Induction and epochs


Induction is the basis of all empirical knowledge. Informally, if something has never or always been the case, one expects it to continue to be never or always the case: any change would mark a change in epoch. 

Mathematical Induction

Mathematical induction concerns mathematical statements, not empirical knowledge.

Let S(n) denote  statement dependent on an integer variable, n.
    For all integers n, S(n) implies S(n+1), and
    S(k) for some integer k,
    S(i) for all integers i ≥ k .

This, and variants on it, is often used to prove theories for all integers. It motivates informal induction.

Statistical Induction

According to the law of large numbers, the average of the results obtained from a large number of trials should be close to the expected value, and will tend to become closer as more trials are performed. Thus:

For two or more sufficiently large sets of results obtained by random sampling from the same distribution, the averages  should be close, and will tend to become closer as more trails are performed.

In particular, if one set of results, R1, has been obtained and another, R2, will be obtained, using the language of probability theory, if C() is a condition on a results then

P(C(R2)) = p(C(R1)), where P() is the probability and p() is the proportion.

Alternatively, p() could be given as a hypothesis and tested against the data. Note that for any given quantity of data, rare events cannot be excluded, and so one can never be sure that any p(x) is ‘objectively’ very small. That is, the ‘closeness’ in the law of large numbers always has some non-zero tolerance.

A key assumption of statistical induction is that there exists a stable ‘expectation’. This is only true within some epoch where the trials depend on that epoch, and not on any sub-epochs. In effect, the limits on an epoch are determined by the limits on the law of large numbers.

Empirical Induction

In practice we don’t always have the conditions required for straightforward statistics, but we can approximate. Using the notation as above, then:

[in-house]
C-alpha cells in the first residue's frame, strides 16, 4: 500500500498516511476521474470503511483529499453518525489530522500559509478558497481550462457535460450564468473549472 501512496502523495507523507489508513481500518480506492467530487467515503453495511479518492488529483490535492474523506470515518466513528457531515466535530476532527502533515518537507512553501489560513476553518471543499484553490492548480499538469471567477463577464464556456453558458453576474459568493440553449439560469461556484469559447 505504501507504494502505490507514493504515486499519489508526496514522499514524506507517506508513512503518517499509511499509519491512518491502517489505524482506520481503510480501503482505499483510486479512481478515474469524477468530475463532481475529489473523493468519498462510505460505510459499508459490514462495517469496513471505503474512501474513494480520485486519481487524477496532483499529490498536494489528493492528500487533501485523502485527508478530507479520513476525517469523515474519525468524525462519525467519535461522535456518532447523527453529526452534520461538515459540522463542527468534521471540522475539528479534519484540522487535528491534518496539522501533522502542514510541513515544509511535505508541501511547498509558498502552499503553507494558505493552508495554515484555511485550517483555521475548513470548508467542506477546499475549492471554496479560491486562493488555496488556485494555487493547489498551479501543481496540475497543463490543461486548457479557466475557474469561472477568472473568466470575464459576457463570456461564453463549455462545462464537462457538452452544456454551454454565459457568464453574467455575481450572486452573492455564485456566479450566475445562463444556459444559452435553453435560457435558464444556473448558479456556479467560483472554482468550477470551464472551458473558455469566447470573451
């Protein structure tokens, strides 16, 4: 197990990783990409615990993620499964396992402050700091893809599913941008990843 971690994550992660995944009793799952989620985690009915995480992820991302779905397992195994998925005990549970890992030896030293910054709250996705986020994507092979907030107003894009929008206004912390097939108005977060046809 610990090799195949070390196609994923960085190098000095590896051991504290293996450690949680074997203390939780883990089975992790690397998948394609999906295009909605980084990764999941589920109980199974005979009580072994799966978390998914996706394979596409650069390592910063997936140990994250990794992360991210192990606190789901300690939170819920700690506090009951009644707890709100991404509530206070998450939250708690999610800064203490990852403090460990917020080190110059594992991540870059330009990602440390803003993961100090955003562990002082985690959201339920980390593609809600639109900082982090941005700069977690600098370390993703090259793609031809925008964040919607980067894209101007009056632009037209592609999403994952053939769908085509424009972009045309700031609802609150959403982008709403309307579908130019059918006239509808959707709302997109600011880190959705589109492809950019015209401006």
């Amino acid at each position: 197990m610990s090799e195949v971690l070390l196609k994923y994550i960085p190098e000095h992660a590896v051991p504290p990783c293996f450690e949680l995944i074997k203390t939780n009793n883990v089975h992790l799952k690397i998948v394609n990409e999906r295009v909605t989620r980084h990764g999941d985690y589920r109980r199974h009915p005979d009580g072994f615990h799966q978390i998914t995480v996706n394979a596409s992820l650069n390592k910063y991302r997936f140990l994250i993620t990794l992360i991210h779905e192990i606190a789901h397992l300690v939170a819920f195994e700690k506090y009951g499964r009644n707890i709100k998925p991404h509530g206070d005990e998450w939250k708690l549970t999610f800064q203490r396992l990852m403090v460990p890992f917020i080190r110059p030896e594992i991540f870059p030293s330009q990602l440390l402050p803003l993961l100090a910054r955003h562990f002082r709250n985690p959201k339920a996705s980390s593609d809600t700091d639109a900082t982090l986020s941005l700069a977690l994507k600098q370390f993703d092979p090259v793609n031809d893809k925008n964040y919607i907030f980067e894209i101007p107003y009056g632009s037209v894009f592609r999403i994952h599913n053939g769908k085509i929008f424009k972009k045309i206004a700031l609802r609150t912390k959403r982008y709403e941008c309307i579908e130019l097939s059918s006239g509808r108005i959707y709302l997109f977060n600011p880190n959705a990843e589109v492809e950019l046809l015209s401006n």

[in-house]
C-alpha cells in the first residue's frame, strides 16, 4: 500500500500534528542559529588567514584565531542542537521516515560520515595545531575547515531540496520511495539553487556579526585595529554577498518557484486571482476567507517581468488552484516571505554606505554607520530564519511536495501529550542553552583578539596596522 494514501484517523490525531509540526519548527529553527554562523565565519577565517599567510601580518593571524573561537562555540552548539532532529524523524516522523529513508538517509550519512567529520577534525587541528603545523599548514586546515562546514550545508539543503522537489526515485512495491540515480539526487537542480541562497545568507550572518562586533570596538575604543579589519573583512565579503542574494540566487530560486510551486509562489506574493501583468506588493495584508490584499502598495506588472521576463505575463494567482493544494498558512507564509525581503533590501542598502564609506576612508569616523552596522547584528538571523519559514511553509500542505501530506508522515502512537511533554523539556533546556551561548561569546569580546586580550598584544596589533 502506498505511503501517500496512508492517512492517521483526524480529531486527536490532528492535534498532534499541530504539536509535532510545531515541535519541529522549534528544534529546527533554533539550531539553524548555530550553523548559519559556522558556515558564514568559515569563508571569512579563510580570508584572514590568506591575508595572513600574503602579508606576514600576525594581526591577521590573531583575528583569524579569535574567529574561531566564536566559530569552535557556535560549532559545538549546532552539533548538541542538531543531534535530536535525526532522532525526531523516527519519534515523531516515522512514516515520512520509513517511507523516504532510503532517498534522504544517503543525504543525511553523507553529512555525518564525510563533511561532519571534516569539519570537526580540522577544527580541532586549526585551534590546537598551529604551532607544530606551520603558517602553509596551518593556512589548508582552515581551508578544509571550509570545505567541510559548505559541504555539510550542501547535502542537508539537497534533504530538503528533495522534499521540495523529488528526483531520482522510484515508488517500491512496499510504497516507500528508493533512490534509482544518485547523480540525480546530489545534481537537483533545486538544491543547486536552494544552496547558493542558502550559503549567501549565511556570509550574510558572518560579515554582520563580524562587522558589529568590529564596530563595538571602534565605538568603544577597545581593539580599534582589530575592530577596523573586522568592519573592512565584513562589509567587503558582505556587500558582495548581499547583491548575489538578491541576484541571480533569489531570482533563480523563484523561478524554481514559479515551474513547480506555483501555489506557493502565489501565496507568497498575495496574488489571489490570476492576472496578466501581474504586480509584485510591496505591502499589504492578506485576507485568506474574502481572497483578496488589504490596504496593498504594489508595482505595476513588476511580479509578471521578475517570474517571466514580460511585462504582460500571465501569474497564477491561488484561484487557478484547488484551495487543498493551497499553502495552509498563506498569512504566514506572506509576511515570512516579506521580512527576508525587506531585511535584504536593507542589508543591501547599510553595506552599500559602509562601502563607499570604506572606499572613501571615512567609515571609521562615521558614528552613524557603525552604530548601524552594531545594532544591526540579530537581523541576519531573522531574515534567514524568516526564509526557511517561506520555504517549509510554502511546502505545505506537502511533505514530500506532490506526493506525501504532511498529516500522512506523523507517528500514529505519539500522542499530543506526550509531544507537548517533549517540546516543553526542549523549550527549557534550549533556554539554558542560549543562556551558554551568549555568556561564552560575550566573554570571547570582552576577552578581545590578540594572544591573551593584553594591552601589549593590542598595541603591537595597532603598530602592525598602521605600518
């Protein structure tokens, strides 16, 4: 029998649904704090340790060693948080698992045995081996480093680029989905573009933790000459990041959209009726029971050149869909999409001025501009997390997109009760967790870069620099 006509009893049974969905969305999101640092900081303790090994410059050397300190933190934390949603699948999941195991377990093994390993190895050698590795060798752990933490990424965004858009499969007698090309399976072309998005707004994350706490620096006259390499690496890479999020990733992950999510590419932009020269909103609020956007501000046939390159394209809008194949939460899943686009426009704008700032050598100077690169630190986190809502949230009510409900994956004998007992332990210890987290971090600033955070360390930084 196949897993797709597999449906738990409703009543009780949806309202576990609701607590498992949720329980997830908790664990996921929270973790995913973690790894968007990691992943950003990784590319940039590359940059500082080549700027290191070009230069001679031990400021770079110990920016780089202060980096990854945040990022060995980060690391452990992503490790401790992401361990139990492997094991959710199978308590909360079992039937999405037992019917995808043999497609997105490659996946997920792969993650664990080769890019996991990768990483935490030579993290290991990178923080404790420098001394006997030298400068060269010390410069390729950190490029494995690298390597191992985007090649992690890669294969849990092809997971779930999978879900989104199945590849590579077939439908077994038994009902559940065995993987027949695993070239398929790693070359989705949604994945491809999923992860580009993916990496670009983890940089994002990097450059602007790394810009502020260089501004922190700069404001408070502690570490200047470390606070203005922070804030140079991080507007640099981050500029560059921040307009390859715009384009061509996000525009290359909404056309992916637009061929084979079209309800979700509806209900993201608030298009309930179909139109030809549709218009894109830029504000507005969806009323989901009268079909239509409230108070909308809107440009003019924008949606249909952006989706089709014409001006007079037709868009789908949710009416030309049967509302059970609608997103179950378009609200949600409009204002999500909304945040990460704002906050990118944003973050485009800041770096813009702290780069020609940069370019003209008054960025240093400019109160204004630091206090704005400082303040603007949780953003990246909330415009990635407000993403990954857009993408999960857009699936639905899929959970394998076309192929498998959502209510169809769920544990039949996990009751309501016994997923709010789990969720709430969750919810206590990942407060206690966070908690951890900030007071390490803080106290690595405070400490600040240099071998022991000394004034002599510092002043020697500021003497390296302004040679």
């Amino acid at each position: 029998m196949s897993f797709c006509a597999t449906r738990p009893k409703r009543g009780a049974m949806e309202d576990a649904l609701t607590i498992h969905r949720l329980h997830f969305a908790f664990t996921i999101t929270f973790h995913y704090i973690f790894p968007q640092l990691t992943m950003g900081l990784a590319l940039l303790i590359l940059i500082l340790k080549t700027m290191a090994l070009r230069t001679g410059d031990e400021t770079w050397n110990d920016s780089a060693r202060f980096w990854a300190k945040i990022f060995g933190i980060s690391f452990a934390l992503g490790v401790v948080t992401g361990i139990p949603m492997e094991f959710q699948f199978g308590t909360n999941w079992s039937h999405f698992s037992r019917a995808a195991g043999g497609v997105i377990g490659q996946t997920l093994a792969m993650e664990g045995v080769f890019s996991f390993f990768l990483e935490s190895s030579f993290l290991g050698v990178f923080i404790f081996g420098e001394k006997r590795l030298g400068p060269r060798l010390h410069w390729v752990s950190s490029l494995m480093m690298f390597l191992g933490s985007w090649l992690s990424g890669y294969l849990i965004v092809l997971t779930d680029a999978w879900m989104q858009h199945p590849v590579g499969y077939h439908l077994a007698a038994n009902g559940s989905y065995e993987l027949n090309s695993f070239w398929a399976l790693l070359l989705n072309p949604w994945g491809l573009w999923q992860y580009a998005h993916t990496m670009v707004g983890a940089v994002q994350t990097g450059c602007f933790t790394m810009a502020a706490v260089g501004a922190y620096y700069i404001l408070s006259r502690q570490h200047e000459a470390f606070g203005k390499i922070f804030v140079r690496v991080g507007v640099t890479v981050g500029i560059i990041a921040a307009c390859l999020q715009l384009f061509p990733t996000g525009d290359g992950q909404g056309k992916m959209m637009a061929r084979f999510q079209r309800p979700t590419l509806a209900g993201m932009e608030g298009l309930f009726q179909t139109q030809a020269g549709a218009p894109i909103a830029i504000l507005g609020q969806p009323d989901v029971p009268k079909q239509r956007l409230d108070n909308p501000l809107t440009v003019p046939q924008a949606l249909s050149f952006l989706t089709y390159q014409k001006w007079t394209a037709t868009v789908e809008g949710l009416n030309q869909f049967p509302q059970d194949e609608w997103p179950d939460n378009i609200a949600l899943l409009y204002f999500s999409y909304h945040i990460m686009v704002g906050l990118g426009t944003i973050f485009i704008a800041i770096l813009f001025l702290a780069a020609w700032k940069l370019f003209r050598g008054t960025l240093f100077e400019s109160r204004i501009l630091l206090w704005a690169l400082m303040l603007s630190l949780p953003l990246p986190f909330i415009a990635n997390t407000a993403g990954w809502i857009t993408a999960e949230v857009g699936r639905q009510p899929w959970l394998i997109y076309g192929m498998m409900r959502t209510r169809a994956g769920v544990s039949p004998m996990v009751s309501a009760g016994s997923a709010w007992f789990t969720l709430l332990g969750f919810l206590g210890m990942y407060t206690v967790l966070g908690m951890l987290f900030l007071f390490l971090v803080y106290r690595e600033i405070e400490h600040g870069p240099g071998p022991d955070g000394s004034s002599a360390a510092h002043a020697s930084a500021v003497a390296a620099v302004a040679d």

P(C(R2)) = p(C(R1)),

provided that R1, R2 are in the same epoch. That is, where:

  • The sampling was either unbiased, had the same bias in the two cases or at least was not conditional on anything that changed between the two cases.
  • For some basis of hypotheses, {H}, the conditional likelihoods P(data|H) are unchanged between the two cases.

 Alternatively, we can let A=”same epoch” be the above assumptions and make

P(C(R2)|A) = p(C(R1)).

Induction on Hypotheses

Statistical induction only considers proportions.  The other main case is where we have hypotheses (e.g. models or theories) that fit the past data. If these are static then we may expect some of the hypotheses that fit to be ‘true’ and hence to continue to fit. That is:

If for all i in some index set I hypotheses Hi fit the current data  (R1), then for some subset, J, of I,  by default one expects that for all j in J, Hj will continue to fit (for future data, R2).

As above, there is an assumption that the epoch hasn’t changed.

Often we are only interested in some of the parameters of a hypothesis, such as a location. Even if all the theories that fit the current data virtually agree on the current value of the parameters of interest, there may be radically different possibilities for their future values, perhaps forming a multi-modal distribution. (For example, if we observe an aircraft entering our airspace, we may be sure about where it is and how fast it is flying, but have many possible destinations.)

Pragmatic induction

One common form of pragmatism is where one has an ‘established’ model or belief which one goes on using (unquestioning) unless and until it is falsified. By default the assumption A, above, is taken to be true. Thus one has

P(C(R2)) = p(C(R1)),

unless there is definite evidence that P() will have changed, e.g. a biased sample or an epochal change of the underlying random process. In effect, pragmatism assumes that the current epoch will extend indefinitely.

Rationalizing induction

The difference between statistical and pragmatic induction is that the former makes explicit the assumptions of the latter. If one has a pragmatic claim, P(C(R2)) = p(C(R1)), one in effect recover the rigour of the statistical approach by noting when, where and how the data supporting the estimate was sampled, compared with when where and how the probability estimate is to be applied. (Thus  it might be pragmatic – in this pedantic sense – to suppose that if our radar fails temporarily that all airplanes will have continued flying straight and level, but not necessarily sensible.)


When someone, Alf, says ‘all swans are white’ and a foreigner, Willem, says that they have seen black swans, we should consider whether Alf’s statement is empirical or not, and if so what it’s support is. Possibly: